ALFRED, Maine — Three veteran police officials are running to replace Maurice Ouellette as York County Sheriff.
The candidates, all Democrats with no prior political experience, include South Berwick Police Chief Dana Lajoie, York County Sheriff’s Chief Deputy William King and retired York County sheriff’s deputy Paul Main.
The sheriff’s office provides policing for 14 towns without a police department with 24 deputies and three command-level positions. The sheriff also has responsibility for running the jail, with a $10.6 million annual budget and nearly 90 corrections officers.
Lately, the jail has been plagued by staffing shortages and high turnover, which has become a key issue in the race.
Ouellette, a two-term Democrat, is not seeking re-election to a third four-year term.
The Democratic primary is June 10. There are no Republicans running and as of this week no declared independents.
King: Federal experience transfers well
King, 60, of Saco, joined the sheriff’s office in 2010 and was named chief deputy in 2013. He’s also worked as a polygraph expert for the Central Intelligence Agency and spent years with the Department of Justice’s Office of the Inspector General, during which time he toured and reviewed prisons across the country, among other duties.
“I’m uniquely qualified because I have a wide breadth of experience. I have also worked internationally and I’ve seen what works and what doesn’t work,” he said in a recent interview.
He said the sheriff’s department’s policing efforts are running smoothly under Ouellette and he believes he’s best suited to continue that trend.
King acknowledges there have been staffing crises in the jail but says they aren’t caused by mismanagement. Many corrections officers, he says, want to be police officers and leave when they get a job offer. Others find the job isn’t a good fit and pursue another line of work.
He wants to develop a corrections officer reserve program to build up a pool of trained, qualified officers who can step in to prevent future staffing crises.
King also wants to develop new revenue streams for the office. One idea involves housing some federal inmates, which can generate about $135 per prisoner per day for the county.
Lajoie: Rural background, modern practices
Lajoie, 58, has 31 years of law enforcement experience and 28 years as South Berwick police chief. He’s a lifelong Berwick resident.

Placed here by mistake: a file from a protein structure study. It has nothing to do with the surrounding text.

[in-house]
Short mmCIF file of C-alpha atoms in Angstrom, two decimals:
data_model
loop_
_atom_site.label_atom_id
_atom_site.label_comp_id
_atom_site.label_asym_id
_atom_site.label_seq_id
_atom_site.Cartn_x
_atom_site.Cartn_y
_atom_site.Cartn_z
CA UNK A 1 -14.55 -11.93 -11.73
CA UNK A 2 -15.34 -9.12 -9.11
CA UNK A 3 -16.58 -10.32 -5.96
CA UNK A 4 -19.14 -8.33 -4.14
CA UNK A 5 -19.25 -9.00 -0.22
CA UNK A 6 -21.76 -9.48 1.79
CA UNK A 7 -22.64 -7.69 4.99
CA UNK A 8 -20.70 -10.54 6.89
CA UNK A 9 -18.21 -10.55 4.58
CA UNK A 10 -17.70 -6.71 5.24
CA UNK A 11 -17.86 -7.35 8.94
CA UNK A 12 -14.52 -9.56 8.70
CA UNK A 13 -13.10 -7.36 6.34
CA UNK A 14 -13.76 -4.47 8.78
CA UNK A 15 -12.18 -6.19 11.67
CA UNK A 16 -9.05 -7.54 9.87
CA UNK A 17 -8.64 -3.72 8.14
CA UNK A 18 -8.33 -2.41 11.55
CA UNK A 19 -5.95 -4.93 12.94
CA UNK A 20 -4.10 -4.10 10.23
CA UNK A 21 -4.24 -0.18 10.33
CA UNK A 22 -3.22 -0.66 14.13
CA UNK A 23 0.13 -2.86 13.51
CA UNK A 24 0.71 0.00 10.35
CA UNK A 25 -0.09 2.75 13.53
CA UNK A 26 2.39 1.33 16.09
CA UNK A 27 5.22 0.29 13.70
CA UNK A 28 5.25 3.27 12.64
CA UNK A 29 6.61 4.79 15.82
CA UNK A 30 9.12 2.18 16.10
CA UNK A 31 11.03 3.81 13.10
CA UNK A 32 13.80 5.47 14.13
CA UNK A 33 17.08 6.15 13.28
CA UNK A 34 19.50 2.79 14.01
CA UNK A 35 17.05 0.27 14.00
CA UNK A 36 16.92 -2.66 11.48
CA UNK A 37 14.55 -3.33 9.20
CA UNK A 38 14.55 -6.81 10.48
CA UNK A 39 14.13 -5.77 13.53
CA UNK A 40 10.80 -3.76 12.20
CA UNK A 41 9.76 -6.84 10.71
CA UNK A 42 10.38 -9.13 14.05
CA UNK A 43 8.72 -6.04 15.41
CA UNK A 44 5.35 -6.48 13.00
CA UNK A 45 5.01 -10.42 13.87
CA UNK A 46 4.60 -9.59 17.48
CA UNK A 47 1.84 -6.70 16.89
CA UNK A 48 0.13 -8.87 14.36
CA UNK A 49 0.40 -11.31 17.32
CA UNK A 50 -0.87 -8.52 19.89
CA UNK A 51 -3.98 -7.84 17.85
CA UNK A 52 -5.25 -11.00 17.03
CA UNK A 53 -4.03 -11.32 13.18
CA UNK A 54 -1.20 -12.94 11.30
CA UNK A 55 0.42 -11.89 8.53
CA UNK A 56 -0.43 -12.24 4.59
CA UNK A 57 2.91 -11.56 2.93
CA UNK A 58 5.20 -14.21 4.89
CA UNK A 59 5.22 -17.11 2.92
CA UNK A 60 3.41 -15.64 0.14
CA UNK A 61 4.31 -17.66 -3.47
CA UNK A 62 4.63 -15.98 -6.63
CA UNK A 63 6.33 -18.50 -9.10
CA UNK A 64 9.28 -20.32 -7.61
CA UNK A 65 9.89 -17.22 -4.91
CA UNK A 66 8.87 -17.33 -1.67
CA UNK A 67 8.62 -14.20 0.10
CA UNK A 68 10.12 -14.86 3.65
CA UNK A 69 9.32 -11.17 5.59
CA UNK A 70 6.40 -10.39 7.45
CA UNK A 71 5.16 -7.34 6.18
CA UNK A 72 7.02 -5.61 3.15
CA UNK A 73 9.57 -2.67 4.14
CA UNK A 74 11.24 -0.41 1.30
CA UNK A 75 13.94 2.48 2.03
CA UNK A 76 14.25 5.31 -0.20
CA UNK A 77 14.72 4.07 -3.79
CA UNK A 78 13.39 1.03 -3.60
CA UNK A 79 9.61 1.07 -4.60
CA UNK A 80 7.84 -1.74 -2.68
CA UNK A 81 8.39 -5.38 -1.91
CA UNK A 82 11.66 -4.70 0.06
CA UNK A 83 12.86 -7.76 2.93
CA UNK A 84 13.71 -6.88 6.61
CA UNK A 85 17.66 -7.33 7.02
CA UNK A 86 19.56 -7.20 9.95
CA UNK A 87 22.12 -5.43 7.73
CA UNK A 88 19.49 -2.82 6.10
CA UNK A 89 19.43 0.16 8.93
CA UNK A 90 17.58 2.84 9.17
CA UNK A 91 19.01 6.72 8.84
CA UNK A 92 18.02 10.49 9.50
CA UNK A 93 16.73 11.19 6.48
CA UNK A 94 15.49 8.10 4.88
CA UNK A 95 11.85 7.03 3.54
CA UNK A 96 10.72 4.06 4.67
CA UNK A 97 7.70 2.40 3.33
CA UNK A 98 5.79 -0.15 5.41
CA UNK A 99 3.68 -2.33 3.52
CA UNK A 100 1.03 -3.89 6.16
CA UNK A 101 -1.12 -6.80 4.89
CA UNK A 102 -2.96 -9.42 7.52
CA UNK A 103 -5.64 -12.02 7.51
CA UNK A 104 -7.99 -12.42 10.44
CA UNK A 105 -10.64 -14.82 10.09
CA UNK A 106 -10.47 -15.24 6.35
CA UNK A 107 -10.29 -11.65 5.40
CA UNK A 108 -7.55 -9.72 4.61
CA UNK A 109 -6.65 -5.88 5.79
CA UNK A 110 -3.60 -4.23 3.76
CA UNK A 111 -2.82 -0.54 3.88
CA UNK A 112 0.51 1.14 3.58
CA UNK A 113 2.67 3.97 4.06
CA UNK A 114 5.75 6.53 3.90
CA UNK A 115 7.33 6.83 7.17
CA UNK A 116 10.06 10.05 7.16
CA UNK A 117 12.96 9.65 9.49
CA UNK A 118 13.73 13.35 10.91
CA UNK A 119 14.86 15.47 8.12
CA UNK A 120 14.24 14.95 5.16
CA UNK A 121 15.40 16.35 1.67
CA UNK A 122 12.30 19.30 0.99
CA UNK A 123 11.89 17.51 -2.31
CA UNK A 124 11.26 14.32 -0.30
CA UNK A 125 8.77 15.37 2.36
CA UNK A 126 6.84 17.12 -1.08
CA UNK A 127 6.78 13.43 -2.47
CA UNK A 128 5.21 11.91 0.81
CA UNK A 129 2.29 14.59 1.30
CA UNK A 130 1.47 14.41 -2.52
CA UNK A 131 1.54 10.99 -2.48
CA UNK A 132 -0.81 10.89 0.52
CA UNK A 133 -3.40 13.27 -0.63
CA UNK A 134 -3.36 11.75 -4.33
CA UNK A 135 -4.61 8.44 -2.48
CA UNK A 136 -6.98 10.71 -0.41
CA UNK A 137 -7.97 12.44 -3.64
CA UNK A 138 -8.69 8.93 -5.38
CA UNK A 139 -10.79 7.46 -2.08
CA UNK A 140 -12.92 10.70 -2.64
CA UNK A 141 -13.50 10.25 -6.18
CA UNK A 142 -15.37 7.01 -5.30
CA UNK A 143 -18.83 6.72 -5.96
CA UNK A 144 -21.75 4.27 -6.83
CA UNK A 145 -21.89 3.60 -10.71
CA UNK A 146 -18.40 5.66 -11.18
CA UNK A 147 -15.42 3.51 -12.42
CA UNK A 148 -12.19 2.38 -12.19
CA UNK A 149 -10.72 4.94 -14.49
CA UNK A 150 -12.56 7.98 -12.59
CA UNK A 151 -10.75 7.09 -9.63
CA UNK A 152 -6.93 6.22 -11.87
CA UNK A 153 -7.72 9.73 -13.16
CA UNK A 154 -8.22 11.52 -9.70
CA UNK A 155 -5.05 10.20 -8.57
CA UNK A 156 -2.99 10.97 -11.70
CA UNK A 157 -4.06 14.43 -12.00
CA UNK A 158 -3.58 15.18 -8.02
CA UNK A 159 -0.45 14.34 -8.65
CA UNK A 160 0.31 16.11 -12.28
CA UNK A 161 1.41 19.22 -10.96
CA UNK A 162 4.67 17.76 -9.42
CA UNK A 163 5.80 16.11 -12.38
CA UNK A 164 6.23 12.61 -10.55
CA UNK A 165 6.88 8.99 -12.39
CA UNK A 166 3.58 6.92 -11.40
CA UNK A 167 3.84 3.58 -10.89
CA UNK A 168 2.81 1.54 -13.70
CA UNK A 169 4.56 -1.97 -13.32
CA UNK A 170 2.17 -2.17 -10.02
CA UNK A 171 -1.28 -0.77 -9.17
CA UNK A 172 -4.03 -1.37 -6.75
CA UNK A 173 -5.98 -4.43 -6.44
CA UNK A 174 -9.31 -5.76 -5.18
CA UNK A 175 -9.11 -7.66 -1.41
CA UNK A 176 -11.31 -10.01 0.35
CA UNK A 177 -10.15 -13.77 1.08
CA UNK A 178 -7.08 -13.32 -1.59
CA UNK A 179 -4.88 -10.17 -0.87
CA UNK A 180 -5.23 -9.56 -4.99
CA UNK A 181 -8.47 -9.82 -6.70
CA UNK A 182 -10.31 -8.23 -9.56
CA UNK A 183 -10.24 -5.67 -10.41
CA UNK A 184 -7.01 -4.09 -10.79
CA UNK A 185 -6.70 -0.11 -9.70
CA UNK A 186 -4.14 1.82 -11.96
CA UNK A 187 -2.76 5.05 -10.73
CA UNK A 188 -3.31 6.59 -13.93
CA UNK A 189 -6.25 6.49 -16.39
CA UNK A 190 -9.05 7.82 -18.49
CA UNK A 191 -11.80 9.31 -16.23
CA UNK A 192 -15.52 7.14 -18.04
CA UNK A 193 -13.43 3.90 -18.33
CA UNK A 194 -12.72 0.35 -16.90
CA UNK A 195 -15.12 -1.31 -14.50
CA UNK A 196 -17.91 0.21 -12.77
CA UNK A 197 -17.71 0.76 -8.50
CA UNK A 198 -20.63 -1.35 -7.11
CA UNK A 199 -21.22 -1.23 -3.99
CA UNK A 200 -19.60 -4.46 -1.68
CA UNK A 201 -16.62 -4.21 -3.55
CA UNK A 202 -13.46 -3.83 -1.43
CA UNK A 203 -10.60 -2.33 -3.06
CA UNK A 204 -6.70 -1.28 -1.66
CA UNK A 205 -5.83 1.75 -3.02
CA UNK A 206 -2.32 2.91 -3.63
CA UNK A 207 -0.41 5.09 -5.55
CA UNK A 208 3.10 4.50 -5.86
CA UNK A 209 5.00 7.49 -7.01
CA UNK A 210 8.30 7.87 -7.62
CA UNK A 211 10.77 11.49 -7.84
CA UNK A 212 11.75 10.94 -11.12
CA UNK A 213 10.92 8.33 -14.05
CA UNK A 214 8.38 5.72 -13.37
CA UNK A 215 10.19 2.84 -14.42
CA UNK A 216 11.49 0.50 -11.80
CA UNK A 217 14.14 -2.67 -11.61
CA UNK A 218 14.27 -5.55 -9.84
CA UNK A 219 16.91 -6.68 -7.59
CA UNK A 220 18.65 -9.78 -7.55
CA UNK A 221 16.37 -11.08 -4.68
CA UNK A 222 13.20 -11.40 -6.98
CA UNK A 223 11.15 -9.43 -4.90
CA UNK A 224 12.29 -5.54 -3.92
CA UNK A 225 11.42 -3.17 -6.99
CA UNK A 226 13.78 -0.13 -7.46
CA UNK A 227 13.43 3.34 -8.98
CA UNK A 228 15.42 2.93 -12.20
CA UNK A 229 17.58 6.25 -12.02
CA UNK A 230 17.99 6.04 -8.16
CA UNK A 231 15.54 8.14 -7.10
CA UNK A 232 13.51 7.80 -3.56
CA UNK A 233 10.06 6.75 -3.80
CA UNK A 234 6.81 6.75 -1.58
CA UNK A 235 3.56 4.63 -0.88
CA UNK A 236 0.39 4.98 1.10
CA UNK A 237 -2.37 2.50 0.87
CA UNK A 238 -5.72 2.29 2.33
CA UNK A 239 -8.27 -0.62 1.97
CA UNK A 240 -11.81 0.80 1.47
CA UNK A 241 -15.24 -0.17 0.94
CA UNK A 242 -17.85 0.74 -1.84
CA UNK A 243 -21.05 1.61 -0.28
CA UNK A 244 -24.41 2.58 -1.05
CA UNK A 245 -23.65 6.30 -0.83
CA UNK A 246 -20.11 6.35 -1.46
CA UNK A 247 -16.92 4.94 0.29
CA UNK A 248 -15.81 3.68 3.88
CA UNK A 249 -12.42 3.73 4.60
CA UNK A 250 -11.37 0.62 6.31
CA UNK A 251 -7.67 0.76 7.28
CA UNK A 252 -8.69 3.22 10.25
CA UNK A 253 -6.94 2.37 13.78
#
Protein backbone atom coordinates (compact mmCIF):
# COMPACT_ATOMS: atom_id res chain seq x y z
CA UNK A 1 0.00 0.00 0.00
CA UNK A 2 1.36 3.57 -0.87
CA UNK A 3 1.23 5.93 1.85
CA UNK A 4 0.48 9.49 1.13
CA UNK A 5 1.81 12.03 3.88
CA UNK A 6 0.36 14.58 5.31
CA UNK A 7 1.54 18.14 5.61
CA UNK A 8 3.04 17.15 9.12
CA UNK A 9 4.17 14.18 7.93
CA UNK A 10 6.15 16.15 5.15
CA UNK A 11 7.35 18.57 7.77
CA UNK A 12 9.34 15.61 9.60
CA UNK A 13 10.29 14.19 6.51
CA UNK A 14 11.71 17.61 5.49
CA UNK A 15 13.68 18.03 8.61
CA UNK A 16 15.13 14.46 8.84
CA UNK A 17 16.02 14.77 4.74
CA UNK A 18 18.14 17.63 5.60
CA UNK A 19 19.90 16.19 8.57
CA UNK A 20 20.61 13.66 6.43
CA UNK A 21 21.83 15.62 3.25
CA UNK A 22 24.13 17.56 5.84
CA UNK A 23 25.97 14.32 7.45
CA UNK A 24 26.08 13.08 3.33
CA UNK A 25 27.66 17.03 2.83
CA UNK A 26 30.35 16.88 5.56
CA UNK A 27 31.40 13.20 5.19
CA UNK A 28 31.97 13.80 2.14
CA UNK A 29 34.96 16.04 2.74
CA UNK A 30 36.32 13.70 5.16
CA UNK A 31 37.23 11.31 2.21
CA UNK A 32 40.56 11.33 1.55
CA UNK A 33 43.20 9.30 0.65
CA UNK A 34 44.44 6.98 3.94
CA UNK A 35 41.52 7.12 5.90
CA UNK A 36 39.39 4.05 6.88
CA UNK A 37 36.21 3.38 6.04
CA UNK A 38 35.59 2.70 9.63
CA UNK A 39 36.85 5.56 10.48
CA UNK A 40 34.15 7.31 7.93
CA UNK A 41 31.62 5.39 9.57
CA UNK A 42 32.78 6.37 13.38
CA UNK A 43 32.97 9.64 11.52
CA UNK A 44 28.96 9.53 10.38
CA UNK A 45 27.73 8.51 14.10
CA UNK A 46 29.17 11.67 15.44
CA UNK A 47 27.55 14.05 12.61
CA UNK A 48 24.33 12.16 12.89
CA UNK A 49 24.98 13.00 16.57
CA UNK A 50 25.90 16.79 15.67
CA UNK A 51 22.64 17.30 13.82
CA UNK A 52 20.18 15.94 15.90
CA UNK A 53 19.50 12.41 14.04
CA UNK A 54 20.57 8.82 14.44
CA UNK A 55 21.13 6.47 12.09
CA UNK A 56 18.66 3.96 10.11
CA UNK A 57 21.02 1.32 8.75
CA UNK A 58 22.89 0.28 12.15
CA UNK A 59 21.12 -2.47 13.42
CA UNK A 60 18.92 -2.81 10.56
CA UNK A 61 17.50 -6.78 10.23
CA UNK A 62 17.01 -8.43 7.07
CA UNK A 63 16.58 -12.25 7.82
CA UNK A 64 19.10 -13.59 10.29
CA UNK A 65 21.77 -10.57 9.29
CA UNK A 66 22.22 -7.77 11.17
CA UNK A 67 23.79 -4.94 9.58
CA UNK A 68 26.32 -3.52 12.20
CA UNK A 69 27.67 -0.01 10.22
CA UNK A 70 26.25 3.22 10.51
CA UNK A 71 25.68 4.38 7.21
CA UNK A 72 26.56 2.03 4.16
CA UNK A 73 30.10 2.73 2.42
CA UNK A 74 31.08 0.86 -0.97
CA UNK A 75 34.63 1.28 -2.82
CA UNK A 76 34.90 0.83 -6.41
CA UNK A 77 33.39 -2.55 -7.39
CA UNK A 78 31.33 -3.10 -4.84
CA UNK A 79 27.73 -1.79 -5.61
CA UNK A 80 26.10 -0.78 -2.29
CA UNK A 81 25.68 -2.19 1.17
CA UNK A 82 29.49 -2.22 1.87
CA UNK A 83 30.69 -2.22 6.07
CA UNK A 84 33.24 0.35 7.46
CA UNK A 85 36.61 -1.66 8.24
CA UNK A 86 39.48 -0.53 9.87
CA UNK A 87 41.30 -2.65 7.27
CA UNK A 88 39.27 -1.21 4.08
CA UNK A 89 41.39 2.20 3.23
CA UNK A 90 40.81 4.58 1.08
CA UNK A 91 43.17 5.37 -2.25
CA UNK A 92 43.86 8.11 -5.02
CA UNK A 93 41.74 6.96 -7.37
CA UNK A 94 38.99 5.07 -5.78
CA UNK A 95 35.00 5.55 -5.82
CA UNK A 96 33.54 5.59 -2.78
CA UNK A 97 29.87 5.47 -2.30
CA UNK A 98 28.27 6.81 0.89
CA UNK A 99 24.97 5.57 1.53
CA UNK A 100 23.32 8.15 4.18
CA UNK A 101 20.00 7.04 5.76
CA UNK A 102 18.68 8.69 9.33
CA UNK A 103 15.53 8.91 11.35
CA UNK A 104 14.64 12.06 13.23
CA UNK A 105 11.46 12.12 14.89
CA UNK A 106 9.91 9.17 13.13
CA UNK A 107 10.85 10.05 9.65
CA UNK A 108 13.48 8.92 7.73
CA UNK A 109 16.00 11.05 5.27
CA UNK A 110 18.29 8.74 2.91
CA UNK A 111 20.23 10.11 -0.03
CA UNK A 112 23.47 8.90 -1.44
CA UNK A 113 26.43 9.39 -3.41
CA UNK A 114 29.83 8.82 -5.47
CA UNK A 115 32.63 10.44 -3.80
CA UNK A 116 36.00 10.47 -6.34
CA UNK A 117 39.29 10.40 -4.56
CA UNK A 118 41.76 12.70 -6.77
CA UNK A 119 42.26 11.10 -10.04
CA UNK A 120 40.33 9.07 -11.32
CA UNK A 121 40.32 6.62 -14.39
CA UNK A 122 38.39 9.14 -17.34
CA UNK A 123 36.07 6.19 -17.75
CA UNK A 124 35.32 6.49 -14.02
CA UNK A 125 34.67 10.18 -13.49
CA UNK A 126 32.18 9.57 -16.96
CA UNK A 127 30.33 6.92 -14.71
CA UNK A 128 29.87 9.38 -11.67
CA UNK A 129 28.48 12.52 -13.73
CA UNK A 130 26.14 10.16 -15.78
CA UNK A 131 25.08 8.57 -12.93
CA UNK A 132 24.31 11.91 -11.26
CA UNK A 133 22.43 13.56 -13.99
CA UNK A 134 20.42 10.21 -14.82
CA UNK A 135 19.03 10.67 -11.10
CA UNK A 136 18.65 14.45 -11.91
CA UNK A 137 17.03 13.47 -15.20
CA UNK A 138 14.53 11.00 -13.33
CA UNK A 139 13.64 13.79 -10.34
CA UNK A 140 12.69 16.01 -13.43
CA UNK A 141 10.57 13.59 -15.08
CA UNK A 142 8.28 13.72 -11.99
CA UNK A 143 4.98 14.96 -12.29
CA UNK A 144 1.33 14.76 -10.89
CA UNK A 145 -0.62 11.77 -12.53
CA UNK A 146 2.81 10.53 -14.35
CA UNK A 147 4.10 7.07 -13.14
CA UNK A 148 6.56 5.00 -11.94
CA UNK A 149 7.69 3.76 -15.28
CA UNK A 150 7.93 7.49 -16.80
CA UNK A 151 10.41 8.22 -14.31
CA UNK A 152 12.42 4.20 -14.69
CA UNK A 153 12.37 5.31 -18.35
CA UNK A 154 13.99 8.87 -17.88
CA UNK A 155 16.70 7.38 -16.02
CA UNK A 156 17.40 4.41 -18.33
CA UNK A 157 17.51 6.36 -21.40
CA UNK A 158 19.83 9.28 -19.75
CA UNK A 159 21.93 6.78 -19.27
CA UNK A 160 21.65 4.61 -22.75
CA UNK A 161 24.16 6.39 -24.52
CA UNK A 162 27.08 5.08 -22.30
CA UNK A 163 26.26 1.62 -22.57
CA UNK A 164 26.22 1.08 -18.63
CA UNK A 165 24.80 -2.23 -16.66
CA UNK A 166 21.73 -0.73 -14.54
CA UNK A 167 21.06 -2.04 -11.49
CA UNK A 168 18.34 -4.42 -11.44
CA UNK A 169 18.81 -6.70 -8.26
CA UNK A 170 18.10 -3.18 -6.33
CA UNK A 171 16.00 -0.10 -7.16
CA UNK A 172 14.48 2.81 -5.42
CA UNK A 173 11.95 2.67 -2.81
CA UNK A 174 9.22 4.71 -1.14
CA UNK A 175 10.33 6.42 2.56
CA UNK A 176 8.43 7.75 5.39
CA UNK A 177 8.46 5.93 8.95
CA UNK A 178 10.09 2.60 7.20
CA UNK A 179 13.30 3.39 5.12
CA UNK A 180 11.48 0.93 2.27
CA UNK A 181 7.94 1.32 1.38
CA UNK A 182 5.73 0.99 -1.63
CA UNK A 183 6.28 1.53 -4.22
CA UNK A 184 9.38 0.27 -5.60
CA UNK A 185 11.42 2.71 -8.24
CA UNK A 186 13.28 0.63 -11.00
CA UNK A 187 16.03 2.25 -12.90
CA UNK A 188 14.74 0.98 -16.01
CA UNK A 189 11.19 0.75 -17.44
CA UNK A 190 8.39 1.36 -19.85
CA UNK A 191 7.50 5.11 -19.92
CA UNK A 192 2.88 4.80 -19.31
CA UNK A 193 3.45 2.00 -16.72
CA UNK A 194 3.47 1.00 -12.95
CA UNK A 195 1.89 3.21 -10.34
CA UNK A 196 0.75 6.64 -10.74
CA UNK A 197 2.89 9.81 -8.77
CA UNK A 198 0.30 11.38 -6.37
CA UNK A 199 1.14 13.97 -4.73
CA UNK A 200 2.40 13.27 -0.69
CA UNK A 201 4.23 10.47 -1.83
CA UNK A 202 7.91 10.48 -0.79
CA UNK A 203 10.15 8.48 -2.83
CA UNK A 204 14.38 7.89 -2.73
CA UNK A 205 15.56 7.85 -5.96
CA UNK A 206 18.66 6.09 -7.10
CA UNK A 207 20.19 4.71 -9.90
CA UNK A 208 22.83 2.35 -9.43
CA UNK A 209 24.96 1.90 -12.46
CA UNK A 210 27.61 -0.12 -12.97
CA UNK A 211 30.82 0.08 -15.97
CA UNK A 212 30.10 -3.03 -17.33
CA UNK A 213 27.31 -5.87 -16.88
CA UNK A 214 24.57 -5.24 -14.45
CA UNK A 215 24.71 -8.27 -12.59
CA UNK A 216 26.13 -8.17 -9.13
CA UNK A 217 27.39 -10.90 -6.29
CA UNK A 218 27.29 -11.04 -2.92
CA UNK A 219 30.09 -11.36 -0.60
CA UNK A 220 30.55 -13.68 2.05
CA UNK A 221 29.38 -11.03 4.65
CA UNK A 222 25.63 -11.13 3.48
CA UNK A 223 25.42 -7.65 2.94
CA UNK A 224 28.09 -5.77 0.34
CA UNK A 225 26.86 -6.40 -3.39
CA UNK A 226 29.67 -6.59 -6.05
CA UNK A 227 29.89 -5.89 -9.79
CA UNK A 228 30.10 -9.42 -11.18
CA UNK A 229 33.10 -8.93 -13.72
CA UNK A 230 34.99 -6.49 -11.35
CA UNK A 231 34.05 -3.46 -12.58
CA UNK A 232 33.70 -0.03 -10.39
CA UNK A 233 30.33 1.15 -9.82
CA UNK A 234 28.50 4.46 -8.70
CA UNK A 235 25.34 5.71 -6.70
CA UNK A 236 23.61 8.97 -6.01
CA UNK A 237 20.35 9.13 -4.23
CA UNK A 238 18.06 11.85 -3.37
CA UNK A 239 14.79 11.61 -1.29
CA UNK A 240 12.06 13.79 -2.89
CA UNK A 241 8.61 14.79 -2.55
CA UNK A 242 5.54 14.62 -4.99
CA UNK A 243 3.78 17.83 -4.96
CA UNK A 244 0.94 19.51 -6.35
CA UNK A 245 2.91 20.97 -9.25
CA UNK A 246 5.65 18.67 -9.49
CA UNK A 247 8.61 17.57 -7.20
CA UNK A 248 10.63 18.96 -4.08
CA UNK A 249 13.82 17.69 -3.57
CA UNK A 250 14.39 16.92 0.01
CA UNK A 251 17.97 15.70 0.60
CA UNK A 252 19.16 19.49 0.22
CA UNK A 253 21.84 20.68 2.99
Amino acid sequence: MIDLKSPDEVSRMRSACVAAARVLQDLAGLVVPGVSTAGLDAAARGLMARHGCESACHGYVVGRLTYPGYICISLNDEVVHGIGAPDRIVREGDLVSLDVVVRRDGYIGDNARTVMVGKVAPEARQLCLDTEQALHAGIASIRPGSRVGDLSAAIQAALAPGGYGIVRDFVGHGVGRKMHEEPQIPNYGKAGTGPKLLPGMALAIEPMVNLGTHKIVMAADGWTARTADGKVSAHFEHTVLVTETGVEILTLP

Lajoie said his rural policing background combined with knowledge and expertise with data-driven policing would transfer well to the Sheriff’s position. His top goal if elected is to resolve staffing crises at the jail, which he says will improve morale.
He plans to be more accessible to county residents, members of the department and county commissioners and wants to improve the relationship between the Maine State Police and county law enforcement. He also wants to upgrade the sheriff’s website so residents can understand what’s happening within the office.
Lajoie said the South Berwick police department is extremely stable and has very low turnover. During his tenure, South Berwick has repeatedly been named one of the safest communities in Maine, and he said the department has widespread support from the community and elected officials.
“I bring that openness, that level of communications from citizens to police, and I am going to bring that with me,” he said. “Policing and law enforcement is the same statewide no matter where you go. The amount of resources you apply have to be carefully managed.”
Main: Jail staffing top priority
Main, 66, of Alfred, worked as was a sheriff’s deputy for 19 years, including a stint as a corrections officer in the jail. He retired in 2000 but kept in touch with several colleagues, who he said convinced him to run.
Main said resolving the jail staffing crisis is his top priority. He said the corrections department lost about 100 employees to turnover this year despite what he described as generous starting pay packages.
He pledged to require jail supervisors to help plug staffing holes and committed to promoting more patrol deputies from within to reduce turnover. He also wants to mandate deputies spend two years as corrections officers before advancing to patrol duty.
Main said police services within the department are “stretched to the max.” He wants to tweak the existing patrol arrangement with Maine State Police to better utilize manpower between the departments.
“I intend to integrate our patrol programs so services get delivered quicker to the citizens,” he said.
“I have worked in every division in that sheriff’s department. I can hit the ground running,” Main added.
The winner of the June 10 primary must also run in the November general election. Without any Republicans or independent candidates in the race, Tuesday’s winner will likely be elected sheriff.
Distributed by MCT Information Services